Weight at admission 4480 g (lower than 3rd per centile), height 58 cm (15th percentile). Features in the examination: vigil, reactive, without fever or breathing problems. Skin and mucous membranes without paleness or lesions. Diminished fatty layer. At abdominal level, upper liver limit in 5th right intercostal space, lower edge 4 cm from the rib rim of normal consis tency, painless. No splenomegaly. There are no other abdominal or lymph node tumors. Normal pleuropul- monary and cardiovascular examination.

Liver tests (serum aminotransferase levels, biliru bin, alkaline phosphatase, gamma-glutamyl transfera se), and coagulation tests (prothrombin time, partial thromboplastin time) were requested and their results were normal. Abdominal ultrasound showed enlar ged liver, heterogeneous echostructure with small hy- poechoic diffuse images in right and left lobes.

Abdominal and pelvic CT scan with and without contrast (Figure 1): marked heterogeneous density he patomegaly due to multiple hypodense nodular lesions covering both lobes between 2 and 18 mm in size. After administering intravenous contrast medium, enhan cing in the arterial phase and persisting with greater density than the hepatic parenchyma in the portal pha se. There were no evidence of adenomegaly, abdominal or pelvic tumors. Rest of the study was normal.

Figure 1 Abdominal Tomography: multiple hypodense nodules throughout the hepatic parenchyma. 

It was suggested probable multifocal IHH, abdo minal magnetic resonance angiography (MRA) was re quested that showed diffuse hepatomegaly, the hepatic parenchyma is replaced by small rounded focal lesions between 5 and 11 mm in size and in large numbers; they are well defined, hypointense on T1, hyperintense on T2, and with intense enhancement with gadolinium administration, with centripetal filling. (Figure 2) The images are compatible with multifocal IHH.

Figure 2 Abdominal Resonance with angiography: Hepatomegaly and focal lesions that enhance with gadolinium. 

It was decided to start the treatment with corticos teroids (prednisolone) at a dose of 3 mg/kg/day orally for 6 months, with a subsequent gradual decrease in dose, continuing each year with oral hydrocortisone at physiological doses. Clinical outpatient follow-up (oncologist, cardiologist, and pediatrician) and ultra sound follow-up were performed every three months. The patient was monitored with new MRA one and a half years after treatment, showing remission of liver lesions (Figure 3). She presented complications due to corticotherapy in high doses for a long time: adrenal insufficiency, Cushing’s syndrome, and short stature. There were no other complications.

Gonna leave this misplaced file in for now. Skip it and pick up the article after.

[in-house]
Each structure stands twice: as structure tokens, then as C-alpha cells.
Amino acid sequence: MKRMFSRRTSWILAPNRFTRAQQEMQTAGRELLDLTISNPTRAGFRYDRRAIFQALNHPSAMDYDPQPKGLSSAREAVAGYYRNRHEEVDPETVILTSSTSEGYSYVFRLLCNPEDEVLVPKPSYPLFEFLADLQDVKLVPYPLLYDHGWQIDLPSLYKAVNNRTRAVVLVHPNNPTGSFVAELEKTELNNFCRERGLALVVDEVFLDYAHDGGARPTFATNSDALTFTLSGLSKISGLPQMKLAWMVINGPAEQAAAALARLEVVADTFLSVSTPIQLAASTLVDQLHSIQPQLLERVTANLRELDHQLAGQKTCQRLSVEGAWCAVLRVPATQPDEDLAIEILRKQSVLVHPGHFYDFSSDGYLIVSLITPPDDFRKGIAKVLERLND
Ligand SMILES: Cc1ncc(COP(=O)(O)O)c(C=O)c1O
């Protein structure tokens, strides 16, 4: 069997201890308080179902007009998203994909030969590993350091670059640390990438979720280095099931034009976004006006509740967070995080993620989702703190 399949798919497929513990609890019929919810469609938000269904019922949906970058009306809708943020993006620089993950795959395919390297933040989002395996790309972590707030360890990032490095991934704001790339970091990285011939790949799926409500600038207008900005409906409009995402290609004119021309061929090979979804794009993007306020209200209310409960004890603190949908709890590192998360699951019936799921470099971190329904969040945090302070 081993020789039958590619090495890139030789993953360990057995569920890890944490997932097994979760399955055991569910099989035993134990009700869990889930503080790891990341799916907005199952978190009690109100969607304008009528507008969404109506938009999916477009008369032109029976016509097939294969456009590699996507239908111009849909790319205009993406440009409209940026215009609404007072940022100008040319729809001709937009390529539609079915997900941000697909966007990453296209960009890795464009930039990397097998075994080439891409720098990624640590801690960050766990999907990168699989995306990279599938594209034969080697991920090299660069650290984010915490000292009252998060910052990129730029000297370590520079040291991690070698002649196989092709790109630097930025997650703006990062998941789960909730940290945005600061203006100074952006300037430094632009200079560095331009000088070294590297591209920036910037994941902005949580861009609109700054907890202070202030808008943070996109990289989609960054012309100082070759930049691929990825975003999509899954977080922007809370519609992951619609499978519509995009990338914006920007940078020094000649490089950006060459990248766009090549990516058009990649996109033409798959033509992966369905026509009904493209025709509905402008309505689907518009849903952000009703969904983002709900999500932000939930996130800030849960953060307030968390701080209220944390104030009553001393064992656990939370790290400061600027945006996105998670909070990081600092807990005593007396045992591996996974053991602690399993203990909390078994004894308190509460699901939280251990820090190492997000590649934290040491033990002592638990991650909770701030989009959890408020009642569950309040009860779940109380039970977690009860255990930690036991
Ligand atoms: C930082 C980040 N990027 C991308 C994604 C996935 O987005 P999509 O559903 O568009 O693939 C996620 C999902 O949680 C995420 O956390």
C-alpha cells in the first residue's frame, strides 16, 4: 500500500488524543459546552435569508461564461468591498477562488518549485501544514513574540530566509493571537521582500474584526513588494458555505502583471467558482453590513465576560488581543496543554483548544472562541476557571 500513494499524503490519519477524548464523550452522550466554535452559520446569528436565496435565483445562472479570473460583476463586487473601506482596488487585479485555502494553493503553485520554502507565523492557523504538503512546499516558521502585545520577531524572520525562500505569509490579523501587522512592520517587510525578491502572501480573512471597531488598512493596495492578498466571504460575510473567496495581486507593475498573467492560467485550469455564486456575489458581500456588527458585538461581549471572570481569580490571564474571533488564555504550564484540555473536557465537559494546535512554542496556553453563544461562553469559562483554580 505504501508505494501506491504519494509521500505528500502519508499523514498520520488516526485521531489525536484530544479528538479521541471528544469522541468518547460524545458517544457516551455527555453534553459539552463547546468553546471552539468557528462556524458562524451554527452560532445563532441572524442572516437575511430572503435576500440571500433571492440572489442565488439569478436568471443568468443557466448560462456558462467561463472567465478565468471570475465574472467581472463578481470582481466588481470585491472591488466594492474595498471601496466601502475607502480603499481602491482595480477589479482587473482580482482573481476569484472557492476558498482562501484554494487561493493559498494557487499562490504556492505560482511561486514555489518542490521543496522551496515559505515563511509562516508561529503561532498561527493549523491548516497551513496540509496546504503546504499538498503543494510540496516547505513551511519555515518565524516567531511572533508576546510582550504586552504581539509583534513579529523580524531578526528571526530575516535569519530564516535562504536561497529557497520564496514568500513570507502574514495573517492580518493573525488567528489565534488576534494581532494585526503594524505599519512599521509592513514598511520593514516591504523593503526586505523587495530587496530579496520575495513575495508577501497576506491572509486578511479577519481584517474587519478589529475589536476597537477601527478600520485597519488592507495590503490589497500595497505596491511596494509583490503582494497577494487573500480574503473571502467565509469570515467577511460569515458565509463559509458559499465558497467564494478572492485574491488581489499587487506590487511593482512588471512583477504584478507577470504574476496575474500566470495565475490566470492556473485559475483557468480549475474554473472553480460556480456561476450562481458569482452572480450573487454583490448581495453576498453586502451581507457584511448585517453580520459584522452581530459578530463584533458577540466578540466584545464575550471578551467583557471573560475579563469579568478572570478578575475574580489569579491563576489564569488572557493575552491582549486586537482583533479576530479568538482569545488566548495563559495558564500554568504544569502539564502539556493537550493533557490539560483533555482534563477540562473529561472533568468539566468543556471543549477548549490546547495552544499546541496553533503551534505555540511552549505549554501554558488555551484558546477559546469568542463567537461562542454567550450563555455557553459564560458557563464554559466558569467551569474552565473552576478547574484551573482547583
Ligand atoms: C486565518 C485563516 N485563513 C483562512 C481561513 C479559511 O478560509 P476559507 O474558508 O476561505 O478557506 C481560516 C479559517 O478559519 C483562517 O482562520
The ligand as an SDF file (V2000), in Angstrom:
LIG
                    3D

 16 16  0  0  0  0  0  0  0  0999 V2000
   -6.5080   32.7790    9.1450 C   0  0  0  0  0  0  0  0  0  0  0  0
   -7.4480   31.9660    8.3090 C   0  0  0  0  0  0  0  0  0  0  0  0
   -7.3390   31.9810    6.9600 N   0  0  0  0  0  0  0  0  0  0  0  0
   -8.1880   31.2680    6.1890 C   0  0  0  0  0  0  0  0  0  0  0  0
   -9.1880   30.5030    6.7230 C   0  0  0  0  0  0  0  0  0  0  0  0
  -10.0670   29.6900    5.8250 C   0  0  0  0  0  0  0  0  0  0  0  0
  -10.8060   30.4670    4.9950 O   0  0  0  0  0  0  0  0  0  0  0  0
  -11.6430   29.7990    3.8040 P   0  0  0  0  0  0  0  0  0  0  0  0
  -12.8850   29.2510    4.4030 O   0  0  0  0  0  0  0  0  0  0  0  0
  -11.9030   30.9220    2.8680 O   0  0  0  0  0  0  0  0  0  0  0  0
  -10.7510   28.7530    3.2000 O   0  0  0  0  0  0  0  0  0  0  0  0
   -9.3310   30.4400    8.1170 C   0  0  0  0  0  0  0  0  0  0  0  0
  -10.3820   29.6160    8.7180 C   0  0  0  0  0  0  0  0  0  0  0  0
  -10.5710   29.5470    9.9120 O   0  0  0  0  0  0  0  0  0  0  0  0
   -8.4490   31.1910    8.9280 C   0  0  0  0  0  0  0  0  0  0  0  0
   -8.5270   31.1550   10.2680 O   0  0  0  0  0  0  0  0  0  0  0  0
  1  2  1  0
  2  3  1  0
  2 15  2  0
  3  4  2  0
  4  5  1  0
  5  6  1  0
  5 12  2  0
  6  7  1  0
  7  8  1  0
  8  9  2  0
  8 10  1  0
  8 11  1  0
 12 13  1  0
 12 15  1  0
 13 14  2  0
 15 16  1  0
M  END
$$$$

Figure 3 Abdominal Resonance with angiography 18 months after treatment. Decrease in the number and size of injuries. 

Discussion

Malnutrition in the first trimester of the patient’s life, which motivated hospital admission, was classified as exogenous because she received hypocaloric food and the weight curve improved with the correction of dietary intake. This made it possible to avoid the possi bility of a pathology that associated growth failure with the hepatomegaly found in the physical examination. In this case, the hepatomegaly was painless and of normal consistency and there were no alterations in the physical examination or other associated symptoms. In the case of an infant with isolated hepatomegaly, the causes may be diverse: inflammation (infections, toxins), deposition (glycogenosis, Gaucher disease, Niemann-Pick disease, alpha 1 antitrypsin deficien cy), infiltration (benign and malignant liver tumors, extrahepatic metastases), vascular congestion (veno- occlusive disease, Budd-Chiari syndrome, congestive heart failure), and biliary obstruction (biliary atresia, choledochal cyst)10. Due to the frequency and severity, the first etiologies to rule out are infectious diseases, metabolic deposition diseases, and cystic fibrosis11.